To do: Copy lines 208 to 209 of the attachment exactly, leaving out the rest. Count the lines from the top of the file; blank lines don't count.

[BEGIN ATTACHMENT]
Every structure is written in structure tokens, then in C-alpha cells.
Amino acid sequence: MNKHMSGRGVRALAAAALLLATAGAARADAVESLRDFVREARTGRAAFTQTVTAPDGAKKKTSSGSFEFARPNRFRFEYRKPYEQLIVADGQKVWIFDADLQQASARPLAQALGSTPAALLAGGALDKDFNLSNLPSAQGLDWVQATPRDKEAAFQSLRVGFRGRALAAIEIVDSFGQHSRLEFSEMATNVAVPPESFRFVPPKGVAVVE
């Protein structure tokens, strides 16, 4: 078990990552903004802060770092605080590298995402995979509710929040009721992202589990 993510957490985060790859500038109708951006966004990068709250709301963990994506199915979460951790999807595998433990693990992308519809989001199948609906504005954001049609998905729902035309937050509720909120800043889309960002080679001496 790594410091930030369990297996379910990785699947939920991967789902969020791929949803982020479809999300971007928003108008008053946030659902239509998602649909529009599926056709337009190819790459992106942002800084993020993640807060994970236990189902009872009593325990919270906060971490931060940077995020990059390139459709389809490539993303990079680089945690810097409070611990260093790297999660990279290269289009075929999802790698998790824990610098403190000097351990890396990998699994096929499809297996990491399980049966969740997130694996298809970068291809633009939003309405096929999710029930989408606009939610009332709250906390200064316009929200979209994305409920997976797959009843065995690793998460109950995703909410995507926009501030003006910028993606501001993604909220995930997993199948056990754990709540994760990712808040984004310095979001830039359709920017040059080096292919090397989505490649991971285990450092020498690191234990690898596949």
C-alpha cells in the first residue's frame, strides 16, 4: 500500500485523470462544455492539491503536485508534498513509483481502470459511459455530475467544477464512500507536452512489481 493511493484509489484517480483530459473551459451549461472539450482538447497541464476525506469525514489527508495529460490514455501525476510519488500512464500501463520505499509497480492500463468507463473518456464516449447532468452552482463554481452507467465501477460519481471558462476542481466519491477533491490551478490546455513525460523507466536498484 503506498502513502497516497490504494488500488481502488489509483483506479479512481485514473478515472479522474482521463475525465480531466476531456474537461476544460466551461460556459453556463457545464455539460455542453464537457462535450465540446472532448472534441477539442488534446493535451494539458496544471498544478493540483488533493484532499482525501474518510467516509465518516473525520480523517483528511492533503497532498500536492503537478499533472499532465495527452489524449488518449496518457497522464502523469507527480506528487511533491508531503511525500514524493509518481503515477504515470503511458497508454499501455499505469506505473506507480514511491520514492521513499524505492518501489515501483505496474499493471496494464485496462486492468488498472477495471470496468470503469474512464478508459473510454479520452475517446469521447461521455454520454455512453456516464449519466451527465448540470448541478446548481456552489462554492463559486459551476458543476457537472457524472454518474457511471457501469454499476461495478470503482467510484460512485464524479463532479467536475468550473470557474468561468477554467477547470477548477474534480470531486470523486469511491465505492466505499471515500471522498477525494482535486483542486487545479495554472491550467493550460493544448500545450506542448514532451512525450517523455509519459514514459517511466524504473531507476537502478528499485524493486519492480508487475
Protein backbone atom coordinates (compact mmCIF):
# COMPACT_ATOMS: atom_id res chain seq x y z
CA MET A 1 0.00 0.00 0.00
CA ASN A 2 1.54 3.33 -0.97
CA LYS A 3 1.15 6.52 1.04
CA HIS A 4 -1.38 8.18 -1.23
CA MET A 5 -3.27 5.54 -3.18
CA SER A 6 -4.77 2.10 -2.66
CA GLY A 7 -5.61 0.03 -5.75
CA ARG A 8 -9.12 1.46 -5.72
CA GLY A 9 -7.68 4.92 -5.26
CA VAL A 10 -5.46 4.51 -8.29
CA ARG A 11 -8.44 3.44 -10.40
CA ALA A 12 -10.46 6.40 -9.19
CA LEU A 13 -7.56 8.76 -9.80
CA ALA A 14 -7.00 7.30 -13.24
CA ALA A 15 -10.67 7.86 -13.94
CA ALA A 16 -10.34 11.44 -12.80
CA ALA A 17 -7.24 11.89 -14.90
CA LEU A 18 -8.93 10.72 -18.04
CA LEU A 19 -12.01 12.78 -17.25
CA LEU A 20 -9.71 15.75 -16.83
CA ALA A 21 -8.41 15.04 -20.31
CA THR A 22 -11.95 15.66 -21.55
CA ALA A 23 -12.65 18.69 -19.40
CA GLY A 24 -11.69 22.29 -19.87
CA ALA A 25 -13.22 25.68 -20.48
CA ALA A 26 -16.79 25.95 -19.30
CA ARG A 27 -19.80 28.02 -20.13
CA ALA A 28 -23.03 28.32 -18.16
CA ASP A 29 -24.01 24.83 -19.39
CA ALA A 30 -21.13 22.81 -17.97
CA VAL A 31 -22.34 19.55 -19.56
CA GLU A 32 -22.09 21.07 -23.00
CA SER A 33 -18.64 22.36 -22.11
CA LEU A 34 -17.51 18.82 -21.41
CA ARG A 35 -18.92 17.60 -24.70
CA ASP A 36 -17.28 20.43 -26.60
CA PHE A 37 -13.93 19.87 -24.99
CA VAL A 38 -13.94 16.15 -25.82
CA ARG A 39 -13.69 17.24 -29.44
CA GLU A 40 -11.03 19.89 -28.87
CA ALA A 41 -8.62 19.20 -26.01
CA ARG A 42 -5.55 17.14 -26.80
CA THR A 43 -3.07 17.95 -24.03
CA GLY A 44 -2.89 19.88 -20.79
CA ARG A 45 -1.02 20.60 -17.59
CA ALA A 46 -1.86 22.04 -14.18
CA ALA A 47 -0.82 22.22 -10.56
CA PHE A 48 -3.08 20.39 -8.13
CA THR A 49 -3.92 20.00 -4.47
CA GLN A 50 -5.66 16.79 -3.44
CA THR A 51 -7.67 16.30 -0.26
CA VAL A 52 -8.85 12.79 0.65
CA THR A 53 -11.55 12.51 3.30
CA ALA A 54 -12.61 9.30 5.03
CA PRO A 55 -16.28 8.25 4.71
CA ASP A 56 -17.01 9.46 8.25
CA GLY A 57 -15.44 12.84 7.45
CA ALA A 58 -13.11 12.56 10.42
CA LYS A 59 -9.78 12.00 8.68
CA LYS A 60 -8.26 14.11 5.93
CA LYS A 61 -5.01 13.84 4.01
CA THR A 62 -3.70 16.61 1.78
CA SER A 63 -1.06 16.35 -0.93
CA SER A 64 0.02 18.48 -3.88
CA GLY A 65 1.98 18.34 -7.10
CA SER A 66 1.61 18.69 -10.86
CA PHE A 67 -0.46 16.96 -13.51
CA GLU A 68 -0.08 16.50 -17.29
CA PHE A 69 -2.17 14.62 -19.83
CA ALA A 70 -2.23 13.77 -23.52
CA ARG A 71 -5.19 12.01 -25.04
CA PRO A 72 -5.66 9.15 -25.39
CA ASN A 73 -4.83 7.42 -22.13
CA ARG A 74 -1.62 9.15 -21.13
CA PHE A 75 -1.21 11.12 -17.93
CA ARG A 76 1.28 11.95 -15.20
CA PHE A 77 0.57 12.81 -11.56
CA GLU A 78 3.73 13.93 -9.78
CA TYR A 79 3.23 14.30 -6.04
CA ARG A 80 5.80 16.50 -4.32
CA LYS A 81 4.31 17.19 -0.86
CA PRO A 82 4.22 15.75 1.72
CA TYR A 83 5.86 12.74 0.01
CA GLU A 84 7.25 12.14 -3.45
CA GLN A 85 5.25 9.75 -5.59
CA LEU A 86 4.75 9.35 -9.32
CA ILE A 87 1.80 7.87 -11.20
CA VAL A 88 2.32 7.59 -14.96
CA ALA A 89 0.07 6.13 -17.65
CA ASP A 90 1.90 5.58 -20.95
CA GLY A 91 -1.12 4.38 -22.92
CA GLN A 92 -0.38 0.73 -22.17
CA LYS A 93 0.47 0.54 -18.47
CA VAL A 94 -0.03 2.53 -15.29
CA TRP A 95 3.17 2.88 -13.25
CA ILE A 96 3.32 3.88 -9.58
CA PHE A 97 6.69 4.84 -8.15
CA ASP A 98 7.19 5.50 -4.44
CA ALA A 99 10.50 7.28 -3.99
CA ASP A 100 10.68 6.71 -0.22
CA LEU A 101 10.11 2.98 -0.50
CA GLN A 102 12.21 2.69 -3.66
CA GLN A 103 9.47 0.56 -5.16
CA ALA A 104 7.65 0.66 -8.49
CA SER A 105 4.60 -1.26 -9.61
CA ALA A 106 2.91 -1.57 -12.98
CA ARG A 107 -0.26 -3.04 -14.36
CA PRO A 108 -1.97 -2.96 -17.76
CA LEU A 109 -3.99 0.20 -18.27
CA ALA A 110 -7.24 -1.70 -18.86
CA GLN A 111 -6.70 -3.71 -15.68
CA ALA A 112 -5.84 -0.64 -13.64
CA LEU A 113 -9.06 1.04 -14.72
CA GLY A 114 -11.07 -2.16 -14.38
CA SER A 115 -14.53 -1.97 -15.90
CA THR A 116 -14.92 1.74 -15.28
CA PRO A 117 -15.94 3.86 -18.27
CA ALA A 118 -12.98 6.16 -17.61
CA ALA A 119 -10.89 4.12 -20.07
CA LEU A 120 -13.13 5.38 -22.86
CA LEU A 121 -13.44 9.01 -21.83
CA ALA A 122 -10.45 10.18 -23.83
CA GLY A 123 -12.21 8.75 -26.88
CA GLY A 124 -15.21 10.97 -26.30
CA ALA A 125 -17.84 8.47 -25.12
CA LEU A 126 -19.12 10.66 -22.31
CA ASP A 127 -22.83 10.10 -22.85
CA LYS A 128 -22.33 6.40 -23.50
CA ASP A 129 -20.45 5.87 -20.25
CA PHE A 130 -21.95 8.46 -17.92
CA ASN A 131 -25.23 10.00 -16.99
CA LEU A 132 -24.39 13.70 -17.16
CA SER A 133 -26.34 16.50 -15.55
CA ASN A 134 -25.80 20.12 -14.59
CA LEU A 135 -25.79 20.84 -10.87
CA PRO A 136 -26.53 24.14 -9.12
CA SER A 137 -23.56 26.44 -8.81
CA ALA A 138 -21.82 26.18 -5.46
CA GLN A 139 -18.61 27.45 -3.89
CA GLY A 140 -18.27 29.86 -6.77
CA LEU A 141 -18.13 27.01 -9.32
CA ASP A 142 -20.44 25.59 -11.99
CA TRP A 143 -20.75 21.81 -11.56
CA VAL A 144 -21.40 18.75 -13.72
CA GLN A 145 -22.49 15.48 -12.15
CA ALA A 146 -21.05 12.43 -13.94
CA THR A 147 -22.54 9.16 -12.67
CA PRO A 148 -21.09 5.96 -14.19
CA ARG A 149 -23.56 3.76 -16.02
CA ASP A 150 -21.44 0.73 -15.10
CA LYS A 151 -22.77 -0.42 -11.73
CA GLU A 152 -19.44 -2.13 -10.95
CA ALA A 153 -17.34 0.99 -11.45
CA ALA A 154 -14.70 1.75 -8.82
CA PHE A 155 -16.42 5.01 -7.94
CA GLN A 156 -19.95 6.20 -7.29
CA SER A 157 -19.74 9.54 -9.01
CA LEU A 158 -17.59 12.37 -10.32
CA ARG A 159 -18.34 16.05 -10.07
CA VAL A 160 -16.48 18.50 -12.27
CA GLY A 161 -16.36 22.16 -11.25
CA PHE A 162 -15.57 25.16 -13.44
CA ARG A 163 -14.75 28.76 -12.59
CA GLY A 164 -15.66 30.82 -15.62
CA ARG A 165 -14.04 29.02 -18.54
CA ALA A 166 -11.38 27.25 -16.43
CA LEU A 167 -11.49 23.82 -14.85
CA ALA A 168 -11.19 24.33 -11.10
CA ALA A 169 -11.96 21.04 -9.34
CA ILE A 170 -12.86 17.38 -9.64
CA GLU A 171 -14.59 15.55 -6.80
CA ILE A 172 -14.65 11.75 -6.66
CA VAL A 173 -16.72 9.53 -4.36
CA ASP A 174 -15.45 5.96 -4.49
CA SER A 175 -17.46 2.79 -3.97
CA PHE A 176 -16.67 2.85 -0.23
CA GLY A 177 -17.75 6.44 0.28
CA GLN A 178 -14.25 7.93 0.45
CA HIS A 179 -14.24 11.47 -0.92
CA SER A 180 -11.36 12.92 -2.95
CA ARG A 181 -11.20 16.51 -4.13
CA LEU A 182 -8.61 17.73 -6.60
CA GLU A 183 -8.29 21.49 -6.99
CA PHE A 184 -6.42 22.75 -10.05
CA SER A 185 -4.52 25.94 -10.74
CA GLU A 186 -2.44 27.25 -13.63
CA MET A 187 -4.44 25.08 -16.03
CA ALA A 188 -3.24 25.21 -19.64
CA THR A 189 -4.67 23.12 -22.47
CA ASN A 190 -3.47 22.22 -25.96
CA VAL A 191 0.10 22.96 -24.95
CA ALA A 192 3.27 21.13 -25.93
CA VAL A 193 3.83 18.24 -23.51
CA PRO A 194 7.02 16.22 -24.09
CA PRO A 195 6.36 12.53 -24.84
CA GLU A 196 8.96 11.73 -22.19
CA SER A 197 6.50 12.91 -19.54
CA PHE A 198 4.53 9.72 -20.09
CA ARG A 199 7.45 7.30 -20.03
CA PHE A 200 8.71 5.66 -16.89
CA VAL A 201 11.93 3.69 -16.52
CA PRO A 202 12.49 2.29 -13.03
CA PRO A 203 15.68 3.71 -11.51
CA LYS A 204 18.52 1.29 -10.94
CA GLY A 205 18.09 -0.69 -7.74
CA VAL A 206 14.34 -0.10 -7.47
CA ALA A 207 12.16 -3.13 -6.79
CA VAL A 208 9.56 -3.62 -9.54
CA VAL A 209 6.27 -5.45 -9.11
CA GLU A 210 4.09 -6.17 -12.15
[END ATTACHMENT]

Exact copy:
CA PRO A 202 12.49 2.29 -13.03
CA PRO A 203 15.68 3.71 -11.51